Development is Key to Alaska Native Baker’s Success

If there’s one thing Captains right-handed pitcher Dylan Baker wants fans to know about him, it’s his hometown.

“What do I want people to know about me? I don’t know, I guess that I’m from Alaska,” Baker laughed in an interview after his outing on June 30th against the Fort Wayne TinCaps.

The Juneau, Alaska, native has made the transition to Ohio with relative ease, although he claims he is not fully used to the new environment yet.

“It’s different. It’s a lot more humid here,” Baker commented. “But I like the sun, so it’s alright.”

And despite not being able to see Russia from his house (a need-to-know question that had been bouncing around the press box since we first discovered Baker’s hometown), Baker can still pitch extremely impressive baseball – including his current record of 13.2 shutout innings.

Baker, age 21, threw against Fort Wayne on June 30th and against in Lansing on July 5th without allowing a single run to score. In his outing on the 30th, Baker pitched eight complete innings with only two hits.

“I don’t think I’ve ever thrown eight innings in a game in my life, so it’s pretty sweet,” Baker said about his impressive outing. “The defense played well, and Haase behind the dish – we’ve got a good connection so it works out.”

Manager Scooter Tucker said Baker was “as good as I’ve seen him pitch all year” in that game which had Baker throwing only 93 pitches.

Pitching coach Steve Karsay also extolled Baker’s abilities, saying the pitcher is demonstrating an arc of improvement from start to start.

“Early in the season, he was just getting comfortable. He’s much improved from last year when I had him,” Karsay said.

Last season, Baker, who was drafted in the fifth round of the 2012 First-Year Player Draft out of Western Nevada Community College, pitched with the Arizona League. He went 0-1 on the season with a 4.13 ERA in the eight games in which he appeared. He pitched 24.0 total innings, giving up 14 hits and 19 runs, 11 of which were earned. He only gave up one home run, and threw 30 strikeouts and walked 15 batters.

“He continues to get better and better,” Karsay said. “He’s learning the ins and outs of the game, like how to pitch, how to mix his pitches, how to sequence, when to attack hitters early in the count – maybe not to do it with guys in scoring position at certain times. He’s really developing a real good feel for the game.”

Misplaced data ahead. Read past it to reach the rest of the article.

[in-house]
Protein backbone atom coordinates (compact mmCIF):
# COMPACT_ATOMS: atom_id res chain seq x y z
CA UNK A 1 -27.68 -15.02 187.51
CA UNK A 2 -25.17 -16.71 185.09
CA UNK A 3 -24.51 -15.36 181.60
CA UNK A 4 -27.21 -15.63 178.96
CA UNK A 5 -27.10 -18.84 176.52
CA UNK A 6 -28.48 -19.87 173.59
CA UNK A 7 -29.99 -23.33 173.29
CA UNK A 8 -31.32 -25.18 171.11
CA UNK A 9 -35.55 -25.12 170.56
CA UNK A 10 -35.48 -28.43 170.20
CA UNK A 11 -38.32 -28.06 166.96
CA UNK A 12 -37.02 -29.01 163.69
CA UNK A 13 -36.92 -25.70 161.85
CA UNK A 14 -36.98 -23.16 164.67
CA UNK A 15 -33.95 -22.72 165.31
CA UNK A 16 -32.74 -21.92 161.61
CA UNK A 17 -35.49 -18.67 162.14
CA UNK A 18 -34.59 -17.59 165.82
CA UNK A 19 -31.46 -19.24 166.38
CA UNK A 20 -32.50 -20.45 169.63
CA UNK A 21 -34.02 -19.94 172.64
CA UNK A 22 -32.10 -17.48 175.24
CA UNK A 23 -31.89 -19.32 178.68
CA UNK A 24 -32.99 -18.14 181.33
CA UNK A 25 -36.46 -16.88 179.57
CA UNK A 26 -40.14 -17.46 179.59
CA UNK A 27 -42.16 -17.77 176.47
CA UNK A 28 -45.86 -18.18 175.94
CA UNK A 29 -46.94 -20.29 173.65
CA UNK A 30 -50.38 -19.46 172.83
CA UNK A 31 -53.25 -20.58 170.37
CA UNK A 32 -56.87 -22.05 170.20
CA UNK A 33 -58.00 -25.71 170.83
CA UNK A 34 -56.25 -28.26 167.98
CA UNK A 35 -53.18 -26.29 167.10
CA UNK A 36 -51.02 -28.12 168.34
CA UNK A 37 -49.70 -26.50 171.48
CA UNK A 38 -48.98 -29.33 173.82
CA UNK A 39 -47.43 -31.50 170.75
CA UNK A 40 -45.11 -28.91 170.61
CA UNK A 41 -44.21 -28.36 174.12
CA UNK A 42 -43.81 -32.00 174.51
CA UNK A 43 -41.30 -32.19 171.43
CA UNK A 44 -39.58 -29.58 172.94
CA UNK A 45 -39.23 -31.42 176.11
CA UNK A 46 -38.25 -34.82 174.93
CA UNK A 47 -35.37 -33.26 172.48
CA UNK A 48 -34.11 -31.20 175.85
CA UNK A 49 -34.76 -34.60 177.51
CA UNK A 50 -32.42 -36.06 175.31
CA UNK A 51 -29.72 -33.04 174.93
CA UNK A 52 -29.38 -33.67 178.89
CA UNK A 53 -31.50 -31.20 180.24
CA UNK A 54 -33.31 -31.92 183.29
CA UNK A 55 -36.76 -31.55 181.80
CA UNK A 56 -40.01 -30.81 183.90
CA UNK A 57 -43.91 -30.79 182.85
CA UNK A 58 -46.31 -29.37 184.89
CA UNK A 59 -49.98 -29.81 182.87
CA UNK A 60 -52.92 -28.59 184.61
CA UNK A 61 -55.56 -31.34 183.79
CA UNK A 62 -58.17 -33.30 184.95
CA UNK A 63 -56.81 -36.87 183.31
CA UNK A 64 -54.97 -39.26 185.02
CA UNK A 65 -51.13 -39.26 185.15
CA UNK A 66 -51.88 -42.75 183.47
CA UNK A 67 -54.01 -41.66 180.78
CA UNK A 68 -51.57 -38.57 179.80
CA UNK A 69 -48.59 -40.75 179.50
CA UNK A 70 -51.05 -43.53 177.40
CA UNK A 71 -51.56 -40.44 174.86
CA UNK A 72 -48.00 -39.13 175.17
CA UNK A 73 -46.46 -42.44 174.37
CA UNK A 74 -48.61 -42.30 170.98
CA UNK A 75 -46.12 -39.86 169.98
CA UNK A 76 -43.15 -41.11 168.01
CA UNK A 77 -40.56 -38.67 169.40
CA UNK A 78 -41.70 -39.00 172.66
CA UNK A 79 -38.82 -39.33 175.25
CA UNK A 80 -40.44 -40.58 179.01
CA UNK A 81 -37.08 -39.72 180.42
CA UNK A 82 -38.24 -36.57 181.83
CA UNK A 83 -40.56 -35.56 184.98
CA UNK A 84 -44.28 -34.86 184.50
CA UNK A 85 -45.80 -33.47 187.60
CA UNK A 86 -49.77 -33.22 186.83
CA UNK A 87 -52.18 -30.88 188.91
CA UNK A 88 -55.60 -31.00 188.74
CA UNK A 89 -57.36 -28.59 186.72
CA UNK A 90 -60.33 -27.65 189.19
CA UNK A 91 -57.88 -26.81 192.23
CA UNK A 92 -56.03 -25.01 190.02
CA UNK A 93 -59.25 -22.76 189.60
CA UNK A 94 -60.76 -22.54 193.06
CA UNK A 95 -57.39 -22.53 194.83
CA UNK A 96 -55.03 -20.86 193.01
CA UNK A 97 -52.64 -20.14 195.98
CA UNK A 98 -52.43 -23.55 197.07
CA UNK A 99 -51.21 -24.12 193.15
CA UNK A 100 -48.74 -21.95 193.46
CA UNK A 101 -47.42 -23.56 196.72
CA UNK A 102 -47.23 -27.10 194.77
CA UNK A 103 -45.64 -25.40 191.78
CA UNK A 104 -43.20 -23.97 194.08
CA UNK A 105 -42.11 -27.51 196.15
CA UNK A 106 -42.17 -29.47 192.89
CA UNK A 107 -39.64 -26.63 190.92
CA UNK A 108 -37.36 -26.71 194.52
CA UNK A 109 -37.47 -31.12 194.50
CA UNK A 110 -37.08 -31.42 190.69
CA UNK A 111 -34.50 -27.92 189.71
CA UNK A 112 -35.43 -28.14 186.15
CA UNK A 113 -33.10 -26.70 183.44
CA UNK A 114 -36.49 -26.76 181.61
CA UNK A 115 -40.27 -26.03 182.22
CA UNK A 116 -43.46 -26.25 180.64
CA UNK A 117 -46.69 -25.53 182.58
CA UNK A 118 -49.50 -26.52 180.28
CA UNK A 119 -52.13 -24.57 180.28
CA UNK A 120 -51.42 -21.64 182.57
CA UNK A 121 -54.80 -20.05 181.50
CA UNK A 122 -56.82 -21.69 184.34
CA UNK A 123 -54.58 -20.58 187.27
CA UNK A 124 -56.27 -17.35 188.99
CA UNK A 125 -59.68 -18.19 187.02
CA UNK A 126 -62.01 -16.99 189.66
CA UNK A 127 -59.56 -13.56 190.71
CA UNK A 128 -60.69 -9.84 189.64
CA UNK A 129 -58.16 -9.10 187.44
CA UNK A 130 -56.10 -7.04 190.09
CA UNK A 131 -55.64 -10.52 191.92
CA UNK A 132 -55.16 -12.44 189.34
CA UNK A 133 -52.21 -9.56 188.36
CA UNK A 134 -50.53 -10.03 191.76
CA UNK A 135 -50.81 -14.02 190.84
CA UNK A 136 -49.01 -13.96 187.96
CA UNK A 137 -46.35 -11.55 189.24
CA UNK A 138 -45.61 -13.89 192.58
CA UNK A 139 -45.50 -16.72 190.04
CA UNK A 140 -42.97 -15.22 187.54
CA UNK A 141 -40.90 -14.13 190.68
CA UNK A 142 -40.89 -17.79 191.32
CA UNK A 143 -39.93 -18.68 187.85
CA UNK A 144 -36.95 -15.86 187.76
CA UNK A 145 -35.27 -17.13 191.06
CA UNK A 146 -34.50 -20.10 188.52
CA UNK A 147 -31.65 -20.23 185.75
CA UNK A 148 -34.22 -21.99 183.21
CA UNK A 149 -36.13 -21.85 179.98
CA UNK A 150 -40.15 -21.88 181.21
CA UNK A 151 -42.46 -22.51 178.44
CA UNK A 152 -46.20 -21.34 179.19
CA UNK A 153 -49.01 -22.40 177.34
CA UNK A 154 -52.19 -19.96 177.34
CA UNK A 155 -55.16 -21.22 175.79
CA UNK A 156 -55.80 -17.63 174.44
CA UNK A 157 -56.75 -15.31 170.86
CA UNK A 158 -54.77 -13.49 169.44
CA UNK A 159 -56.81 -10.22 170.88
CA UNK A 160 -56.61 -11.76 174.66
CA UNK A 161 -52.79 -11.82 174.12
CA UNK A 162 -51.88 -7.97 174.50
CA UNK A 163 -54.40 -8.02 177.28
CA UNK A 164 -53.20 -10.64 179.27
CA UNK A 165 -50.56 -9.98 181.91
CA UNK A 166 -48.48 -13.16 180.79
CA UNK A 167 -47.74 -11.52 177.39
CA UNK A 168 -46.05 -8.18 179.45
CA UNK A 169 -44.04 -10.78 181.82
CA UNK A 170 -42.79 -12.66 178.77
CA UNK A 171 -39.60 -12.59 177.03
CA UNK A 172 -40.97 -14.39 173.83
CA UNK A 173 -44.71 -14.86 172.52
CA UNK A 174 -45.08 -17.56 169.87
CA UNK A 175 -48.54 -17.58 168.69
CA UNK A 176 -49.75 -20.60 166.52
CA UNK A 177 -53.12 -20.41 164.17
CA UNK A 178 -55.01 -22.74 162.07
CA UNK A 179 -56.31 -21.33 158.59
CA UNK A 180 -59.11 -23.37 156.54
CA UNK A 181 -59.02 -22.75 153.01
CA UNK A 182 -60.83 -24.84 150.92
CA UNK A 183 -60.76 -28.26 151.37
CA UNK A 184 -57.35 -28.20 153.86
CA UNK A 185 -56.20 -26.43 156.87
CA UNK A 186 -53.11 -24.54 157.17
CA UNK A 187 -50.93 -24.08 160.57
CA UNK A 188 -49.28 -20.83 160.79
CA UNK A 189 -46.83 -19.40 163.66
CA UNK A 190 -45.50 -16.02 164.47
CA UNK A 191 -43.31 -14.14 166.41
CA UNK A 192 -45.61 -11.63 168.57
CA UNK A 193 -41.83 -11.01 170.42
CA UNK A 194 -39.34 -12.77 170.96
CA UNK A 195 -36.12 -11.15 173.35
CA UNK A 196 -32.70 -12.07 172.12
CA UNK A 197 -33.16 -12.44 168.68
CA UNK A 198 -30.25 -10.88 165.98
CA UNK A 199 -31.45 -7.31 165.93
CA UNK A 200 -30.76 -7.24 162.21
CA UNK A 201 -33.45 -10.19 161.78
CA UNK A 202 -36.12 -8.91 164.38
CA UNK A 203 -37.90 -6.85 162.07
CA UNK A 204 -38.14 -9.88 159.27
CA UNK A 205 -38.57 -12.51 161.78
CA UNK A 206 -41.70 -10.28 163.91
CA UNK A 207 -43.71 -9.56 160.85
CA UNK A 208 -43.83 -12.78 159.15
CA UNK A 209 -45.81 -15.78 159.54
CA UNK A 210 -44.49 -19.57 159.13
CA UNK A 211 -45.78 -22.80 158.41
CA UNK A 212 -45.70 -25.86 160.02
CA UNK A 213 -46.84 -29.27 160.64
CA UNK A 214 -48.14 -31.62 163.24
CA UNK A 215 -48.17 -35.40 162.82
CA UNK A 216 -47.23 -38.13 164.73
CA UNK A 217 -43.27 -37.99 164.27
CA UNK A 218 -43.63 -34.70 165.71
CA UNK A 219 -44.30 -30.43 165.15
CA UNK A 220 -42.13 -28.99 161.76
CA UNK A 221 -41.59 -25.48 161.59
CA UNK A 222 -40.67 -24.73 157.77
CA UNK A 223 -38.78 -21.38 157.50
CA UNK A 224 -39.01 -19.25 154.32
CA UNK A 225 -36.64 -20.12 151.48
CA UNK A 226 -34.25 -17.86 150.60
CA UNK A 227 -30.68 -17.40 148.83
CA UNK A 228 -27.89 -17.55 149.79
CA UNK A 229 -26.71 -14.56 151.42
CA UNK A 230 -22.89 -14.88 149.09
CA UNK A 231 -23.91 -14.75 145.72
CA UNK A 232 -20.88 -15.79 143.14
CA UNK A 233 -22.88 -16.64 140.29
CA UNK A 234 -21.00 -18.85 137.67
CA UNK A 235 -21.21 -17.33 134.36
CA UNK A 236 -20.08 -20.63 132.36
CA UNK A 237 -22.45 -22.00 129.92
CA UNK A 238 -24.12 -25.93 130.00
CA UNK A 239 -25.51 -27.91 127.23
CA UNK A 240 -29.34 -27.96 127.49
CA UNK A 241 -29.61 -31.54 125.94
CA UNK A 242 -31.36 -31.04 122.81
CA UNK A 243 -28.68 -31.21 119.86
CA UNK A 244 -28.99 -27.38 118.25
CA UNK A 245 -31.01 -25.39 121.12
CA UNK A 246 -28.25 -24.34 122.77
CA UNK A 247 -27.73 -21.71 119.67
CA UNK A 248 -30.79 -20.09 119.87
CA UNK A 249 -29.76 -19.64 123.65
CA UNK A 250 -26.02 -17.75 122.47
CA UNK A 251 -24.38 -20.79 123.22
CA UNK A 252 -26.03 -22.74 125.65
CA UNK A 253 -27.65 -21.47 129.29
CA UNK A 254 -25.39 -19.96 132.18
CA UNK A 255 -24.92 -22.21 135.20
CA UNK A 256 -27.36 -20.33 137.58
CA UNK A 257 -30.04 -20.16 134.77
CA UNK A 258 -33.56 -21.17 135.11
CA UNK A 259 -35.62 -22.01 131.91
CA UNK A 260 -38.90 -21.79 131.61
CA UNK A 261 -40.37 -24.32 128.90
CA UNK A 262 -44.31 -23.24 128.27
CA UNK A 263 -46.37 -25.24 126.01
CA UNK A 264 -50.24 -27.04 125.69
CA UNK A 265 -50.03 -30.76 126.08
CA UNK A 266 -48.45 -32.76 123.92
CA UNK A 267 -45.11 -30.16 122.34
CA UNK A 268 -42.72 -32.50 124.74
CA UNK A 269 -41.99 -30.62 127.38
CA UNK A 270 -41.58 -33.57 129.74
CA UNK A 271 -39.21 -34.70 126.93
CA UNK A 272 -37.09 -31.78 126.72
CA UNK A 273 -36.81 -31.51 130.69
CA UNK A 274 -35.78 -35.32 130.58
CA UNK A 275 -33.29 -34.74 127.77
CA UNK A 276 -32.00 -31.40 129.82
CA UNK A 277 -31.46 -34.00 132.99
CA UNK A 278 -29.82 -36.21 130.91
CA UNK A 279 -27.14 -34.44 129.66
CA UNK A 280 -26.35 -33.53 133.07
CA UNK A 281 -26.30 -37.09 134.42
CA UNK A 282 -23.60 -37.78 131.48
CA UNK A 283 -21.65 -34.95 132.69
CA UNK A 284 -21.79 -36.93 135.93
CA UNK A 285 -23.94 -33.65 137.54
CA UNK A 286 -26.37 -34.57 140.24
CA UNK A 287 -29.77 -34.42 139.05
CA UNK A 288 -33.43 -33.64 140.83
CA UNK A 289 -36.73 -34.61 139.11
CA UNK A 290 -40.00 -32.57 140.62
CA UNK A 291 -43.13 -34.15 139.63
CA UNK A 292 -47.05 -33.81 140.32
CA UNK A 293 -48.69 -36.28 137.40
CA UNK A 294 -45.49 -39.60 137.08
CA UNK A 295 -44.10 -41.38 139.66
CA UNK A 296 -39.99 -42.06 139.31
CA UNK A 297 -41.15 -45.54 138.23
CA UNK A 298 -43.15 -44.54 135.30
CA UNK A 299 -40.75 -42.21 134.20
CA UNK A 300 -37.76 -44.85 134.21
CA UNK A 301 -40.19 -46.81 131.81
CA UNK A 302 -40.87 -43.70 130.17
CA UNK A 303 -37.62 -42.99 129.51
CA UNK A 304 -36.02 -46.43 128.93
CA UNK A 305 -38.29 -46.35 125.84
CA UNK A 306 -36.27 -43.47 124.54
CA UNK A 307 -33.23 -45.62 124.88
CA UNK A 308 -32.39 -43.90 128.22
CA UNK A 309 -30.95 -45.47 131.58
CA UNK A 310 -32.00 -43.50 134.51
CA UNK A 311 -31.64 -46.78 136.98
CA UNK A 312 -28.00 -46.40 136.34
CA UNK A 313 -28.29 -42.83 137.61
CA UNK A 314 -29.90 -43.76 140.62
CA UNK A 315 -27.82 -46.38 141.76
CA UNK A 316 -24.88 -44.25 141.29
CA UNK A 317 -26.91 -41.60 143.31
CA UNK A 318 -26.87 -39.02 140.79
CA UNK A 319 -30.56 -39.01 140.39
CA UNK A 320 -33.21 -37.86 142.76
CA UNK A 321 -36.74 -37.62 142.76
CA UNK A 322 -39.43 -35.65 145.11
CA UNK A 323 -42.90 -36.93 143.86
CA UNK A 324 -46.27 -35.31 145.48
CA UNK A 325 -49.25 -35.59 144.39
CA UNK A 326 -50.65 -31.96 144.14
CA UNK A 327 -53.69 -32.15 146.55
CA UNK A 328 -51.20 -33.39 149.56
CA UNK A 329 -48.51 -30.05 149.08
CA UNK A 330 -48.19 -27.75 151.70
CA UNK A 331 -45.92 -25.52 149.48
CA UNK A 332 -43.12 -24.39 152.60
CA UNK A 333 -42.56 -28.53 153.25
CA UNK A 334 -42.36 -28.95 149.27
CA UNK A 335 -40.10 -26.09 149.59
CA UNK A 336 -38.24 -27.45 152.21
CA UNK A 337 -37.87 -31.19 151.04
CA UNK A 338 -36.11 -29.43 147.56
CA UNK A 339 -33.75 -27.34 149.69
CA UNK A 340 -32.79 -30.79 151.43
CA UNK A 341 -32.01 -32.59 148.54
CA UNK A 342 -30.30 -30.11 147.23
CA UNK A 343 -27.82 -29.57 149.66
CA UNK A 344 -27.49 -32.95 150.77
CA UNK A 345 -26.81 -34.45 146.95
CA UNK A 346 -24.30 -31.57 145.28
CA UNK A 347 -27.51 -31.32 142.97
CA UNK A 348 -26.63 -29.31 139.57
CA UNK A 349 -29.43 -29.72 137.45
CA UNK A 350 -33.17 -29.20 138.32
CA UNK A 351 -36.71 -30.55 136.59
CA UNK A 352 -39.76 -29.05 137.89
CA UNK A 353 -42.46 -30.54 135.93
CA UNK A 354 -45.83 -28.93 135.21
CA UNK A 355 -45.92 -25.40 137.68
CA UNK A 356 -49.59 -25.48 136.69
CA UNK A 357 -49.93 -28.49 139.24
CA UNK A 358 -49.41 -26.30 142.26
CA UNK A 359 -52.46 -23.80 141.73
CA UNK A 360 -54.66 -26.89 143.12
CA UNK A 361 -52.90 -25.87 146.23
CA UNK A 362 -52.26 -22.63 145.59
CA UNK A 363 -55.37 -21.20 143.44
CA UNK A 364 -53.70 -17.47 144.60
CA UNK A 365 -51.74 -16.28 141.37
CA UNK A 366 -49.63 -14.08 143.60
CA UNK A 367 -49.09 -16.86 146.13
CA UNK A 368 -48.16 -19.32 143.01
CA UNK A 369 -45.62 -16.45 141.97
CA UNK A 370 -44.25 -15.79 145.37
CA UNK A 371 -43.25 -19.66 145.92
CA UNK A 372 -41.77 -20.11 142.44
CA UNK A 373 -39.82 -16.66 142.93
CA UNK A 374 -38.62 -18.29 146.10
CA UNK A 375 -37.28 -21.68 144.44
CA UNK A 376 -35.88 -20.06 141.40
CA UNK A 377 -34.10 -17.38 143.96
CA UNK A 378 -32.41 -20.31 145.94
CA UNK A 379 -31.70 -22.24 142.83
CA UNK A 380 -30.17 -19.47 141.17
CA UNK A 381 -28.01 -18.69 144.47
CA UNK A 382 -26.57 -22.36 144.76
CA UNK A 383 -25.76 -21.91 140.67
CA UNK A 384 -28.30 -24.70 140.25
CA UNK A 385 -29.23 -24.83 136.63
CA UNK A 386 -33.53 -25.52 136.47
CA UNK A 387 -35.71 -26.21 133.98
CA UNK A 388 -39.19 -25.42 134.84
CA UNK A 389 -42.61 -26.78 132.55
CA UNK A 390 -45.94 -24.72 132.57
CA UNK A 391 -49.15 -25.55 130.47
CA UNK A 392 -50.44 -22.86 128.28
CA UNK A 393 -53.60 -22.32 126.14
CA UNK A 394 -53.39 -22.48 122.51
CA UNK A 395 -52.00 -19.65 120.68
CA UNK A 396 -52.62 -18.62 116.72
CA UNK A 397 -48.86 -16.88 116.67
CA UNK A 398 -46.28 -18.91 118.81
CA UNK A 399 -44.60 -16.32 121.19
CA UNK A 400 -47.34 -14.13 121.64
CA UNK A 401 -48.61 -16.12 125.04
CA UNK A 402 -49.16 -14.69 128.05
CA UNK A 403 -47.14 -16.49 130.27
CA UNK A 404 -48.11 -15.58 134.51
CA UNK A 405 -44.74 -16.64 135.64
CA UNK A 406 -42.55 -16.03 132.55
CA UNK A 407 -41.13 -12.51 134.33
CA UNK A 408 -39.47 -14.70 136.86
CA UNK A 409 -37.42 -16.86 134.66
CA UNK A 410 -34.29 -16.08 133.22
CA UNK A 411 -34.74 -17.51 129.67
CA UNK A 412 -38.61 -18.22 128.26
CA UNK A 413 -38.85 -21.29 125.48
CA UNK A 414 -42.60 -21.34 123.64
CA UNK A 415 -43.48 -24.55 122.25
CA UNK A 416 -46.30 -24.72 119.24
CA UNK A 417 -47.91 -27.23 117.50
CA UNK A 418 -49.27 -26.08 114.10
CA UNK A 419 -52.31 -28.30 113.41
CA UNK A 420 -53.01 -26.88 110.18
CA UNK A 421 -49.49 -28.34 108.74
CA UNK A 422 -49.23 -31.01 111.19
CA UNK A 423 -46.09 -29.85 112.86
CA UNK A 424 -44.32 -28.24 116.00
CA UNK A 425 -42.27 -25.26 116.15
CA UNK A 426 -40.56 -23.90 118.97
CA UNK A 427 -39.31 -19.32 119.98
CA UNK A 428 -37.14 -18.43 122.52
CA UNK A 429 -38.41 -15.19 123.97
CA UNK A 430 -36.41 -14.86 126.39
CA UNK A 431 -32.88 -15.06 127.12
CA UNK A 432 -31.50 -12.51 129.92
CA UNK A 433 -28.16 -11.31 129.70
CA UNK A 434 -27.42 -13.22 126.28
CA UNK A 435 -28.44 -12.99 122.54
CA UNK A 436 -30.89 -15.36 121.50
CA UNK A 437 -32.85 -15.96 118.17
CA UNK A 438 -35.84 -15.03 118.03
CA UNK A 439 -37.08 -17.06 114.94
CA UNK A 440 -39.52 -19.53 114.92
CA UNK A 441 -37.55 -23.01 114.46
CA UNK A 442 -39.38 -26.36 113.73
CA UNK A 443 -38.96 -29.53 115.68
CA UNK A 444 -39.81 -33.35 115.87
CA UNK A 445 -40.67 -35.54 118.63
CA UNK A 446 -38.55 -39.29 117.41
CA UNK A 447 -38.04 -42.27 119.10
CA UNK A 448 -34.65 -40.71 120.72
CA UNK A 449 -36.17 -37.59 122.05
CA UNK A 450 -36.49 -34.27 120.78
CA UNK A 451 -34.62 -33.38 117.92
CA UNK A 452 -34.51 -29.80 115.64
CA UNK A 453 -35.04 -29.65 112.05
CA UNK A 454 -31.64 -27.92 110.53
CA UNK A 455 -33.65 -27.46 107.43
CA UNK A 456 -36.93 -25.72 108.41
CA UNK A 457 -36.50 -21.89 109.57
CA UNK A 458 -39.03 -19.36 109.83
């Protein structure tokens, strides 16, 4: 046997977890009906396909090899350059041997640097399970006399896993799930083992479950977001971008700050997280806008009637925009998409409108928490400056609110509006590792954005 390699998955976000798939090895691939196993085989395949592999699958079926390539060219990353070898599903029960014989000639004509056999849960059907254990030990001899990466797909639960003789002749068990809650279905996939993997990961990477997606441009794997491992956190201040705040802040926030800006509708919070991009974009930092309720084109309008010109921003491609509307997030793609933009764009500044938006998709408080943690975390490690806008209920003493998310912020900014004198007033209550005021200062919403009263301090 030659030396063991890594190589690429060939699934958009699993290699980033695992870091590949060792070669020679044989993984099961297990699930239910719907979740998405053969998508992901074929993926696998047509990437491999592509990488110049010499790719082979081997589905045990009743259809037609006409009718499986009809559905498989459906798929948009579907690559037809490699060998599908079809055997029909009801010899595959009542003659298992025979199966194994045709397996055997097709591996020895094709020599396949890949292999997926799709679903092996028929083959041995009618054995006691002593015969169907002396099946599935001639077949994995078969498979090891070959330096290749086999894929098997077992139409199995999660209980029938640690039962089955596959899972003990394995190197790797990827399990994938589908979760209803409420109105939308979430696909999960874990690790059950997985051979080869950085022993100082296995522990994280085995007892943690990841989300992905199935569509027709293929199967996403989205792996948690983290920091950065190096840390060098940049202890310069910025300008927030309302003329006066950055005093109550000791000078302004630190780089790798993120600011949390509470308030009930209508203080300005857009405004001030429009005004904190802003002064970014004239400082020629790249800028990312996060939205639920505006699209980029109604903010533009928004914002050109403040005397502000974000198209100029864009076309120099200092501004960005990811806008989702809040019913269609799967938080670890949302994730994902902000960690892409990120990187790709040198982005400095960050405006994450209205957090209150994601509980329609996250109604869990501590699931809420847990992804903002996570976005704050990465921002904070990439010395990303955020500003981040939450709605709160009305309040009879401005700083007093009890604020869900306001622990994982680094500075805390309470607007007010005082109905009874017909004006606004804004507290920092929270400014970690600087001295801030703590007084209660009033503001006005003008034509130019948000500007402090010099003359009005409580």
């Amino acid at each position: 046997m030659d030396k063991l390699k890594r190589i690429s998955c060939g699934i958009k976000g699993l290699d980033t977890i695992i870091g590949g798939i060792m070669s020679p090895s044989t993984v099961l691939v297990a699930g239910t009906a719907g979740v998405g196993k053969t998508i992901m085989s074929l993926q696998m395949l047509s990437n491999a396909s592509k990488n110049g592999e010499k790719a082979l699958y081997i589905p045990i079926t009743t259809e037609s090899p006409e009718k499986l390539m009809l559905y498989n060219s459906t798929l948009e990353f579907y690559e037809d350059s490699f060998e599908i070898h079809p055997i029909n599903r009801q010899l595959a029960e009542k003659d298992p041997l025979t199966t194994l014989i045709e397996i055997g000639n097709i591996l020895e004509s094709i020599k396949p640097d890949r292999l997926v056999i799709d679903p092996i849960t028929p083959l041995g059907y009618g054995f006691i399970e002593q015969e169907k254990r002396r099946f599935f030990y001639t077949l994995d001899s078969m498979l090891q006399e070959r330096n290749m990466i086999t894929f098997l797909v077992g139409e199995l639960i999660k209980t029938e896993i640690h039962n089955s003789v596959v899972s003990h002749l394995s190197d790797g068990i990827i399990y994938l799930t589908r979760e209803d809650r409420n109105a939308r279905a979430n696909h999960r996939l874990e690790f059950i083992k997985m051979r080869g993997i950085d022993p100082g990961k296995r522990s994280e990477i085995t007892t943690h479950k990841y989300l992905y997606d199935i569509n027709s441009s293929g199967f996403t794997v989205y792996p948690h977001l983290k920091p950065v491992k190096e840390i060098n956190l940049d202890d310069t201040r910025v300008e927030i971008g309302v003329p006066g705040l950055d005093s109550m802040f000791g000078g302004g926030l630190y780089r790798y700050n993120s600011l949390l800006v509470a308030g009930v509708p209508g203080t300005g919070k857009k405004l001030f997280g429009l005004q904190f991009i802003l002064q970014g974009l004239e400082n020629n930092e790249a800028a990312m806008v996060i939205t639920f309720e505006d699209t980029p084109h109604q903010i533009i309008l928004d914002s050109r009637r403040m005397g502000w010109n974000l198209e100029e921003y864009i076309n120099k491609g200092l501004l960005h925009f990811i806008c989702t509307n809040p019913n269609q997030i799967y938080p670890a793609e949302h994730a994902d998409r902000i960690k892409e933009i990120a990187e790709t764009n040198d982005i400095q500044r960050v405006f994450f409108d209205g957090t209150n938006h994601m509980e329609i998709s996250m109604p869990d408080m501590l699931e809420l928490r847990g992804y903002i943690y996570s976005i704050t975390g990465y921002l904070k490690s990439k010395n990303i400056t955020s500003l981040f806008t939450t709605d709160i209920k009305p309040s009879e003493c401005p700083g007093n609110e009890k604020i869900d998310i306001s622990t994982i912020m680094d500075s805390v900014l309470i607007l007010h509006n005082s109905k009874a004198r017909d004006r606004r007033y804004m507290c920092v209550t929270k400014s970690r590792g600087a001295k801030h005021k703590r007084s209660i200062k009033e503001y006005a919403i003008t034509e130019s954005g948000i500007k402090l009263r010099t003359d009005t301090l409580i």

Baker’s development is obvious when reflecting on his season. He is 6-5 on the season with a 3.40 ERA. His last five starts have been wins, and he hasn’t been named the losing pitcher since June 2nd. He has only pitched one start since June 12th in which he allowed runs. On June 25th against Bowling Green, Baker had a 3.18 ERA, but threw five strikeouts in his 5.2 innings pitched and was still named the winning pitcher.

Baker claims that winning isn’t the most important aspect of his game right now – he’d rather work on improving himself, but he hasn’t lost his competitive nature.

“I mean, winning isn’t a huge deal. I want to work on developing,” Baker said. “But I still want to win because I don’t like losing! I do want to get the win when I pitch. I mean, everyone likes to win, we want to make it to the playoffs. It’s better for fans, it’s better for us.”

As the 17th-best prospect in the Indians organization according to Baseball America, Baker’s abilities have not gone unnoticed. He was named the Indians organization’s Minor League Player of the Week for the week of June 19-25.

When asked what has been working for him this season, Baker said it’s ability to throw strikes.

“Fastball and slider are probably my best pitches,” Baker said. “And curveball in the dirt, hitters are swinging at it a lot. I’m working on my change up.”

“Our coaches are obviously more conscious of development than us,” Baker said, “But I like to look at the video and see what I did right. I do go out there and work on my stuff to get better, obviously – it’s always on my mind.”

Baker says that the rest of the season will have him working on improving his lesser-used pitches.

“I’m going to keep working on my change up; I have to get that, everyone says I do,” Baker said. “I’m also working on not walking anybody, that’s my main goal.”

If he continues to pitch at the rate he has been, throwing shutout innings and earning wins, there is no doubt that upward mobility is in the cards for Baker’s future. But Baker is not ready to settle with how he can improve in the short-term – he is also cognizant of what success and development now can do for his longterm goal.

“Obviously, once you get to the bigs, you want to win more and winning is more important,” Baker said. “But now, as a player, I want to develop so I can get to the big leagues, and then continue winning more and more.”

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